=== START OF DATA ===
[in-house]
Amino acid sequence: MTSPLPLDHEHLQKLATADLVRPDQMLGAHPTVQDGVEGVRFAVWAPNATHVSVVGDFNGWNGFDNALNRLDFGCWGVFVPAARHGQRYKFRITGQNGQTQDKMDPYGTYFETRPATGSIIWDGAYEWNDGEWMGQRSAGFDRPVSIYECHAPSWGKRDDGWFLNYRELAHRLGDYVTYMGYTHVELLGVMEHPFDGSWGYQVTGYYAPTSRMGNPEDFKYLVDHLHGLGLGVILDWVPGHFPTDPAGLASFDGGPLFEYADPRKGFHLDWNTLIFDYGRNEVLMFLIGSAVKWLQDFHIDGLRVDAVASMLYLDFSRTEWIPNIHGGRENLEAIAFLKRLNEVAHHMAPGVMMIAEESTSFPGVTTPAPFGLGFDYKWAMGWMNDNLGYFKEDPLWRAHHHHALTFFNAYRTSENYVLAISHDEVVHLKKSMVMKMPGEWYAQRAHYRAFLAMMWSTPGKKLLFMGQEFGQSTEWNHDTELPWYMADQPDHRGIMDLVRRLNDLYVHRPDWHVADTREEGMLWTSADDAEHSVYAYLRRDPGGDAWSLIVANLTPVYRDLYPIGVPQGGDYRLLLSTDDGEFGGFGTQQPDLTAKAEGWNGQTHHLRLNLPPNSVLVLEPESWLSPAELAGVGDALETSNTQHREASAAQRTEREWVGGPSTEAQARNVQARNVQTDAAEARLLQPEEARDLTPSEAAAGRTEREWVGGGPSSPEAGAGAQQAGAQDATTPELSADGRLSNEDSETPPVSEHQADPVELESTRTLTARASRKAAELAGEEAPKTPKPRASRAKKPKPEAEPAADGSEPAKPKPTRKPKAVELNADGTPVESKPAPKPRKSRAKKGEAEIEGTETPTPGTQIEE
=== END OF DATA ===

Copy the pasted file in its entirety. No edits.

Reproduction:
[in-house]
Amino acid sequence: MTSPLPLDHEHLQKLATADLVRPDQMLGAHPTVQDGVEGVRFAVWAPNATHVSVVGDFNGWNGFDNALNRLDFGCWGVFVPAARHGQRYKFRITGQNGQTQDKMDPYGTYFETRPATGSIIWDGAYEWNDGEWMGQRSAGFDRPVSIYECHAPSWGKRDDGWFLNYRELAHRLGDYVTYMGYTHVELLGVMEHPFDGSWGYQVTGYYAPTSRMGNPEDFKYLVDHLHGLGLGVILDWVPGHFPTDPAGLASFDGGPLFEYADPRKGFHLDWNTLIFDYGRNEVLMFLIGSAVKWLQDFHIDGLRVDAVASMLYLDFSRTEWIPNIHGGRENLEAIAFLKRLNEVAHHMAPGVMMIAEESTSFPGVTTPAPFGLGFDYKWAMGWMNDNLGYFKEDPLWRAHHHHALTFFNAYRTSENYVLAISHDEVVHLKKSMVMKMPGEWYAQRAHYRAFLAMMWSTPGKKLLFMGQEFGQSTEWNHDTELPWYMADQPDHRGIMDLVRRLNDLYVHRPDWHVADTREEGMLWTSADDAEHSVYAYLRRDPGGDAWSLIVANLTPVYRDLYPIGVPQGGDYRLLLSTDDGEFGGFGTQQPDLTAKAEGWNGQTHHLRLNLPPNSVLVLEPESWLSPAELAGVGDALETSNTQHREASAAQRTEREWVGGPSTEAQARNVQARNVQTDAAEARLLQPEEARDLTPSEAAAGRTEREWVGGGPSSPEAGAGAQQAGAQDATTPELSADGRLSNEDSETPPVSEHQADPVELESTRTLTARASRKAAELAGEEAPKTPKPRASRAKKPKPEAEPAADGSEPAKPKPTRKPKAVELNADGTPVESKPAPKPRKSRAKKGEAEIEGTETPTPGTQIEE